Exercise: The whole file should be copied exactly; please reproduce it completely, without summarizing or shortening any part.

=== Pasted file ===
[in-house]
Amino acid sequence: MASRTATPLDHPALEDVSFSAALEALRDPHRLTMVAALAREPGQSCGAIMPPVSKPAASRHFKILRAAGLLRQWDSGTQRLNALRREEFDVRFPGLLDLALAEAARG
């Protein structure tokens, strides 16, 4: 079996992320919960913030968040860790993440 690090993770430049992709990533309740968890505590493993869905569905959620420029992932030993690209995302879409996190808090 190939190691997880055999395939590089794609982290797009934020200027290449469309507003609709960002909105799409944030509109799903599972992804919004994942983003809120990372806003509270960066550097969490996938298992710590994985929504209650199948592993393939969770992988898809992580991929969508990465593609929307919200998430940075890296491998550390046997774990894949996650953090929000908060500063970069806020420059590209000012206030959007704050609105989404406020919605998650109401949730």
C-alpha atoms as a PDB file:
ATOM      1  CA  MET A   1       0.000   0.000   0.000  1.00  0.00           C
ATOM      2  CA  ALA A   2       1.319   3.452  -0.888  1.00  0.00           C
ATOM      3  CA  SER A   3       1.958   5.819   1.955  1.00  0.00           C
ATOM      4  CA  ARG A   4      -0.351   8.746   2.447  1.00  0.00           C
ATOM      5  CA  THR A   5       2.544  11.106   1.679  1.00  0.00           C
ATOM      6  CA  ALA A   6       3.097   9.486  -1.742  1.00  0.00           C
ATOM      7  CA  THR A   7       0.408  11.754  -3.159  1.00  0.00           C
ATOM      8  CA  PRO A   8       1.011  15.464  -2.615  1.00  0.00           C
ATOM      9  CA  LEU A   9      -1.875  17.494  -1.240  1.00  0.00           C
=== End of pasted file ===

[in-house]
Amino acid sequence: MASRTATPLDHPALEDVSFSAALEALRDPHRLTMVAALAREPGQSCGAIMPPVSKPAASRHFKILRAAGLLRQWDSGTQRLNALRREEFDVRFPGLLDLALAEAARG
């Protein structure tokens, strides 16, 4: 079996992320919960913030968040860790993440 690090993770430049992709990533309740968890505590493993869905569905959620420029992932030993690209995302879409996190808090 190939190691997880055999395939590089794609982290797009934020200027290449469309507003609709960002909105799409944030509109799903599972992804919004994942983003809120990372806003509270960066550097969490996938298992710590994985929504209650199948592993393939969770992988898809992580991929969508990465593609929307919200998430940075890296491998550390046997774990894949996650953090929000908060500063970069806020420059590209000012206030959007704050609105989404406020919605998650109401949730």
C-alpha atoms as a PDB file:
ATOM      1  CA  MET A   1       0.000   0.000   0.000  1.00  0.00           C
ATOM      2  CA  ALA A   2       1.319   3.452  -0.888  1.00  0.00           C
ATOM      3  CA  SER A   3       1.958   5.819   1.955  1.00  0.00           C
ATOM      4  CA  ARG A   4      -0.351   8.746   2.447  1.00  0.00           C
ATOM      5  CA  THR A   5       2.544  11.106   1.679  1.00  0.00           C
ATOM      6  CA  ALA A   6       3.097   9.486  -1.742  1.00  0.00           C
ATOM      7  CA  THR A   7       0.408  11.754  -3.159  1.00  0.00           C
ATOM      8  CA  PRO A   8       1.011  15.464  -2.615  1.00  0.00           C
ATOM      9  CA  LEU A   9      -1.875  17.494  -1.240  1.00  0.00           C